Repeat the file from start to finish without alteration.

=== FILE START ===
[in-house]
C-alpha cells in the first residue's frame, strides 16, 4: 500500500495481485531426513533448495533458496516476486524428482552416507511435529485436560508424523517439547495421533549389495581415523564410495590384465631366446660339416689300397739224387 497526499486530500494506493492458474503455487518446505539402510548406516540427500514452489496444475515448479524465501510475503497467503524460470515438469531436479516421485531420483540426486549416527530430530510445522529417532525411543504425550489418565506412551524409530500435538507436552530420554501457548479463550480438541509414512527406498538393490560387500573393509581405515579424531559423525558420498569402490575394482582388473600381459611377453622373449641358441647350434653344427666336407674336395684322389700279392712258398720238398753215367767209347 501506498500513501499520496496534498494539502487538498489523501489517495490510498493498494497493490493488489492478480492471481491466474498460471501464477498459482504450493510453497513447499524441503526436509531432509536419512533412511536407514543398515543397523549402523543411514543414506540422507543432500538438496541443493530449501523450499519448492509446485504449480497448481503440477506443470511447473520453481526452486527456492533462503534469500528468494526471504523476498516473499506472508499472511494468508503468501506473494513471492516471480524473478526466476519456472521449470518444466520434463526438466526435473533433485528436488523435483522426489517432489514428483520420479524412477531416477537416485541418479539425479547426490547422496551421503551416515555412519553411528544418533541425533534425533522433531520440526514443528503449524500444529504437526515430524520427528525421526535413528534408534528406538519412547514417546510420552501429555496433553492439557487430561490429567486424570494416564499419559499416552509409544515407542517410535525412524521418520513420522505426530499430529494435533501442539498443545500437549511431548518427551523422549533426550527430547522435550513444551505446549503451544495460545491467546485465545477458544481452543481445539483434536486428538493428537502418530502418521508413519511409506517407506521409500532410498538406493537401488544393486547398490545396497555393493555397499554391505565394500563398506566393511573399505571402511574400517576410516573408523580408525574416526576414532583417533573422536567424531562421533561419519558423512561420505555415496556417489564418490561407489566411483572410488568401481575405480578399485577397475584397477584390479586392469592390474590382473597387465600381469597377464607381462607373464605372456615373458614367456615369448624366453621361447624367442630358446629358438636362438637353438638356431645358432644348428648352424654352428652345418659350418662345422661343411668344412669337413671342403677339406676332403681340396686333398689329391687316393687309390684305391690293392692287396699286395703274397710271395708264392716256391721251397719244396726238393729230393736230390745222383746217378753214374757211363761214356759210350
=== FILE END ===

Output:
[in-house]
C-alpha cells in the first residue's frame, strides 16, 4: 500500500495481485531426513533448495533458496516476486524428482552416507511435529485436560508424523517439547495421533549389495581415523564410495590384465631366446660339416689300397739224387 497526499486530500494506493492458474503455487518446505539402510548406516540427500514452489496444475515448479524465501510475503497467503524460470515438469531436479516421485531420483540426486549416527530430530510445522529417532525411543504425550489418565506412551524409530500435538507436552530420554501457548479463550480438541509414512527406498538393490560387500573393509581405515579424531559423525558420498569402490575394482582388473600381459611377453622373449641358441647350434653344427666336407674336395684322389700279392712258398720238398753215367767209347 501506498500513501499520496496534498494539502487538498489523501489517495490510498493498494497493490493488489492478480492471481491466474498460471501464477498459482504450493510453497513447499524441503526436509531432509536419512533412511536407514543398515543397523549402523543411514543414506540422507543432500538438496541443493530449501523450499519448492509446485504449480497448481503440477506443470511447473520453481526452486527456492533462503534469500528468494526471504523476498516473499506472508499472511494468508503468501506473494513471492516471480524473478526466476519456472521449470518444466520434463526438466526435473533433485528436488523435483522426489517432489514428483520420479524412477531416477537416485541418479539425479547426490547422496551421503551416515555412519553411528544418533541425533534425533522433531520440526514443528503449524500444529504437526515430524520427528525421526535413528534408534528406538519412547514417546510420552501429555496433553492439557487430561490429567486424570494416564499419559499416552509409544515407542517410535525412524521418520513420522505426530499430529494435533501442539498443545500437549511431548518427551523422549533426550527430547522435550513444551505446549503451544495460545491467546485465545477458544481452543481445539483434536486428538493428537502418530502418521508413519511409506517407506521409500532410498538406493537401488544393486547398490545396497555393493555397499554391505565394500563398506566393511573399505571402511574400517576410516573408523580408525574416526576414532583417533573422536567424531562421533561419519558423512561420505555415496556417489564418490561407489566411483572410488568401481575405480578399485577397475584397477584390479586392469592390474590382473597387465600381469597377464607381462607373464605372456615373458614367456615369448624366453621361447624367442630358446629358438636362438637353438638356431645358432644348428648352424654352428652345418659350418662345422661343411668344412669337413671342403677339406676332403681340396686333398689329391687316393687309390684305391690293392692287396699286395703274397710271395708264392716256391721251397719244396726238393729230393736230390745222383746217378753214374757211363761214356759210350